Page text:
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Real Boys: Rescuing Our Sons from the Myths of Boyhood Hardcover – May 26, 1998
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What are little boys made of? In Real Boys: Rescuing Our Sons from the Myths of Boyhood author and psychologist William Pollack presents his findings from almost 20 years of clinical work and his recently completed study examining contemporary boyhood and the ways boys manifest their social and emotional disconnection through anger and violence. There's a code of boy behavior, Pollack says--an unspoken "boy code" that teaches boys how to act and demands that they cover up their emotions. But the author submits that boys are lonely, they are loyal, they are depressed, they struggle with self-esteem issues, they are at risk, they need to be understood, and they need to be listened to. Boys can be empathetic and sensitive, Pollack stresses, as he effectively and convincingly disabuses readers of a number of myths: that testosterone controls a boy's behavior; that boys should fit into a gender stereotype of masculinity; and that boys are toxic, "psychologically unaware, emotionally unsocialized creatures."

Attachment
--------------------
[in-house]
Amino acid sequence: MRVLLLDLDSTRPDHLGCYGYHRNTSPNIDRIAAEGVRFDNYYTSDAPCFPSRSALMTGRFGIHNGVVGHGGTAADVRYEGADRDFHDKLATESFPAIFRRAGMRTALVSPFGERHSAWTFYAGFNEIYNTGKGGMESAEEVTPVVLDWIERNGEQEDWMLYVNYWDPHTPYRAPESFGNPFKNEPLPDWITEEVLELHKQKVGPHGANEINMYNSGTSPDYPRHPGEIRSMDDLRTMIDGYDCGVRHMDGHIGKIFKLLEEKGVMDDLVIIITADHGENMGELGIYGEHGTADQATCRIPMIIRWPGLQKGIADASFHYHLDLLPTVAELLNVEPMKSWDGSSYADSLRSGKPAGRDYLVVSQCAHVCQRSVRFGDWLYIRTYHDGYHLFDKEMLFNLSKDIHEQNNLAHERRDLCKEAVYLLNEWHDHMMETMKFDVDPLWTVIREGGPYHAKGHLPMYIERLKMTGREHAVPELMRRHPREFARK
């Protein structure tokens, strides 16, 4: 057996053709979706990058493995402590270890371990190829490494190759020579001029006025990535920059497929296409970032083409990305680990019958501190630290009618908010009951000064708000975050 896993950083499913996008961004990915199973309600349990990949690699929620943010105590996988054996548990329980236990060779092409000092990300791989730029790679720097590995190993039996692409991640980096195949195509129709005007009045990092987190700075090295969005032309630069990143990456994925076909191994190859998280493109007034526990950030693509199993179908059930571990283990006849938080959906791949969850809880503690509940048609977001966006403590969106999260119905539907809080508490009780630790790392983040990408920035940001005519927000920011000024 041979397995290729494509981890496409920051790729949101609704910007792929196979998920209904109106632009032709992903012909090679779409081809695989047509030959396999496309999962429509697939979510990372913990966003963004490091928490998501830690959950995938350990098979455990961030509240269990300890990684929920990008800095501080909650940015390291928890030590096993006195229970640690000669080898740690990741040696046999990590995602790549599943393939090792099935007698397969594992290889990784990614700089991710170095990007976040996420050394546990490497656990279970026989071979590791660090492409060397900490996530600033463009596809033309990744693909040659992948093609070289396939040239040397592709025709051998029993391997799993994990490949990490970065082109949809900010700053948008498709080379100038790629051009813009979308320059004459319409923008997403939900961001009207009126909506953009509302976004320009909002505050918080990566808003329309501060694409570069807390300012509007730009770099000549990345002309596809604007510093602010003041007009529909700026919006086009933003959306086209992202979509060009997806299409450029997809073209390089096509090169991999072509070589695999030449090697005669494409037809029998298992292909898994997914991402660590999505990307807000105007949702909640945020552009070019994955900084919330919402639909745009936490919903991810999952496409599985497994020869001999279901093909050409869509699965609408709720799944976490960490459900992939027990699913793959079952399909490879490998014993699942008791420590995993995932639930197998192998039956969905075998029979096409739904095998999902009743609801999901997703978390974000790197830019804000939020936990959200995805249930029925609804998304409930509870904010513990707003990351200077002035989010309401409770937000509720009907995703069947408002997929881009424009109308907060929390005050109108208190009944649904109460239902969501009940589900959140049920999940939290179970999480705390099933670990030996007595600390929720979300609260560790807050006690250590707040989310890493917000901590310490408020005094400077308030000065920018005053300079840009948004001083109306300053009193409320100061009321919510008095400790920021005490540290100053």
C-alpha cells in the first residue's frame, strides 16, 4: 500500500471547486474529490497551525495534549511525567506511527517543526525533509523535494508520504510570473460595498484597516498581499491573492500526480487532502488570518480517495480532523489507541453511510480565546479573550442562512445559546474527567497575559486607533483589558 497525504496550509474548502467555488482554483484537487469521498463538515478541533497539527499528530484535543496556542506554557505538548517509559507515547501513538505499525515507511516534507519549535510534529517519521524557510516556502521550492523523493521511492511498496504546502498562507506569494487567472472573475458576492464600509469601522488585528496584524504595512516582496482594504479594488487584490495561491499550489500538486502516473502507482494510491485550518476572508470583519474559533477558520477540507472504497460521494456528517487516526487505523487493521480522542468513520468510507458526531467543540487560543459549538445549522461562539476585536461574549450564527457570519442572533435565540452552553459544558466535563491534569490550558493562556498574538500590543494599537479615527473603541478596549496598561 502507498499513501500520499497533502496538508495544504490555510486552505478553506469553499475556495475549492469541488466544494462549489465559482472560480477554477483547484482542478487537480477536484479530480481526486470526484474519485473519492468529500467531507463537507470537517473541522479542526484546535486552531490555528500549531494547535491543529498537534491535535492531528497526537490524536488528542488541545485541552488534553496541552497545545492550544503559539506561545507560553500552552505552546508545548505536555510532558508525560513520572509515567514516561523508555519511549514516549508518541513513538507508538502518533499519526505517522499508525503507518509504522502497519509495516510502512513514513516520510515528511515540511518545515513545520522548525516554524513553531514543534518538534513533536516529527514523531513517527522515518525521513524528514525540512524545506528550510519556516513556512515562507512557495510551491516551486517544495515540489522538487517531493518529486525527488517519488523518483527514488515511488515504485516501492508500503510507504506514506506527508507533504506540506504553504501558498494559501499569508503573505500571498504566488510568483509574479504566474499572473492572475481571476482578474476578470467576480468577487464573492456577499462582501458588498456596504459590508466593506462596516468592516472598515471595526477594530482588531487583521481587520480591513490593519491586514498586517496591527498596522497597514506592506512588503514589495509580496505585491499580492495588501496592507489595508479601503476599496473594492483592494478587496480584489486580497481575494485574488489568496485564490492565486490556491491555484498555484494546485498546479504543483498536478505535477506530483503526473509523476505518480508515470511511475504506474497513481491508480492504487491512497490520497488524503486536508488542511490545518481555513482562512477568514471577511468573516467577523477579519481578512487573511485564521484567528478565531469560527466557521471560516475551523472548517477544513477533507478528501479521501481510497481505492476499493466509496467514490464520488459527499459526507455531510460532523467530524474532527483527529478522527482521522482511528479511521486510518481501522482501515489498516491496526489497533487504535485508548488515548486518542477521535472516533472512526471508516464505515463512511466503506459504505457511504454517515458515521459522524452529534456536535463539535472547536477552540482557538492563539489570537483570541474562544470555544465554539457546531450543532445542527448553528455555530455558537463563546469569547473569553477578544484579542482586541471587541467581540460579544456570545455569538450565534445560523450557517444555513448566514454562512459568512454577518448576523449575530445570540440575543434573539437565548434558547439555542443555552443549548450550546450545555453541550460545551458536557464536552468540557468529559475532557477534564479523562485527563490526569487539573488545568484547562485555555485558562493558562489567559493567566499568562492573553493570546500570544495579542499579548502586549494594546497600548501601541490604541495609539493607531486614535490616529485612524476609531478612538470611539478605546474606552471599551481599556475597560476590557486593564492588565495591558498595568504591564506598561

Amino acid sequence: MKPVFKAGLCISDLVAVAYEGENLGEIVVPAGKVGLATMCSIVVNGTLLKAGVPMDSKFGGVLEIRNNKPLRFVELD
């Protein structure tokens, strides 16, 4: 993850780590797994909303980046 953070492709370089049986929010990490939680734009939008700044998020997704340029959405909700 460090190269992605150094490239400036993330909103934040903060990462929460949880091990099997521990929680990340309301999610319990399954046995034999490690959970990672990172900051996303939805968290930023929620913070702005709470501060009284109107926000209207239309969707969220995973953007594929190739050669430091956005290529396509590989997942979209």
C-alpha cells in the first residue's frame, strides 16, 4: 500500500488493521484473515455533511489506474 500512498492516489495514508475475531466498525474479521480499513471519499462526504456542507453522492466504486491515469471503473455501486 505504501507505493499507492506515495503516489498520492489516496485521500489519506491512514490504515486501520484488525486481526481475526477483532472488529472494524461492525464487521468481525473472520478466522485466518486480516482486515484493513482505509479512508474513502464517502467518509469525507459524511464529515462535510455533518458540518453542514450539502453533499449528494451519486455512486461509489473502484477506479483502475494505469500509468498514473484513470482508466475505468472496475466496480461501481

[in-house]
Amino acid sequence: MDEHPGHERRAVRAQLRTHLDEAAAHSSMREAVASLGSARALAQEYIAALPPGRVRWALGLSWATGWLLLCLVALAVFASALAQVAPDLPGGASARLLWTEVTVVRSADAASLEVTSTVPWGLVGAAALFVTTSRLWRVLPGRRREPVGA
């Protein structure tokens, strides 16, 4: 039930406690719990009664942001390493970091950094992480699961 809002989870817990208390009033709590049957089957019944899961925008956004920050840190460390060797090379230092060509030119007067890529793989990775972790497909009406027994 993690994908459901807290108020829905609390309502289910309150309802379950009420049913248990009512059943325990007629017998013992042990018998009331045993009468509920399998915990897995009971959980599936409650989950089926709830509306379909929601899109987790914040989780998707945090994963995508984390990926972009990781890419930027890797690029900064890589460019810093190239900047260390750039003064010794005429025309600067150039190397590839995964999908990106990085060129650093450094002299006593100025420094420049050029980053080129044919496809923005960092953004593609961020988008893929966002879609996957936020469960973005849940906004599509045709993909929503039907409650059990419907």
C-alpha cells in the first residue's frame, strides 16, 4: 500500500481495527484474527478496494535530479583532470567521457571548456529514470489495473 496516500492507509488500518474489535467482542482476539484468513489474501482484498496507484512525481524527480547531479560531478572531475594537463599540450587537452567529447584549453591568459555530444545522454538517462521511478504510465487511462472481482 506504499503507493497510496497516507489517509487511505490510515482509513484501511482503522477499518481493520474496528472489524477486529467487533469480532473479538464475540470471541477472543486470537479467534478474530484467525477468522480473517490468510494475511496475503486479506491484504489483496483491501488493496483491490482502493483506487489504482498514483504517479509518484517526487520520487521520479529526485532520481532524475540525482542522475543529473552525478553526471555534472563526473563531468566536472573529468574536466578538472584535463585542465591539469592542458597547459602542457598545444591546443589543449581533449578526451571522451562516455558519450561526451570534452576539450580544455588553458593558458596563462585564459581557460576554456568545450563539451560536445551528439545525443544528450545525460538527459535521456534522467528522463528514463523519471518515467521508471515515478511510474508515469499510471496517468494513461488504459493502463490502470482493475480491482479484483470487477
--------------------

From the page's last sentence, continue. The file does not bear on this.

Real Boys presents more than the problems of modern boyhood, it also provides advice and assistance--ways for parents to talk with their sons, read their moods and emotions, and help them become confident, empowered men with genuine voices of their own. --Ericka Lutz
From Publishers Weekly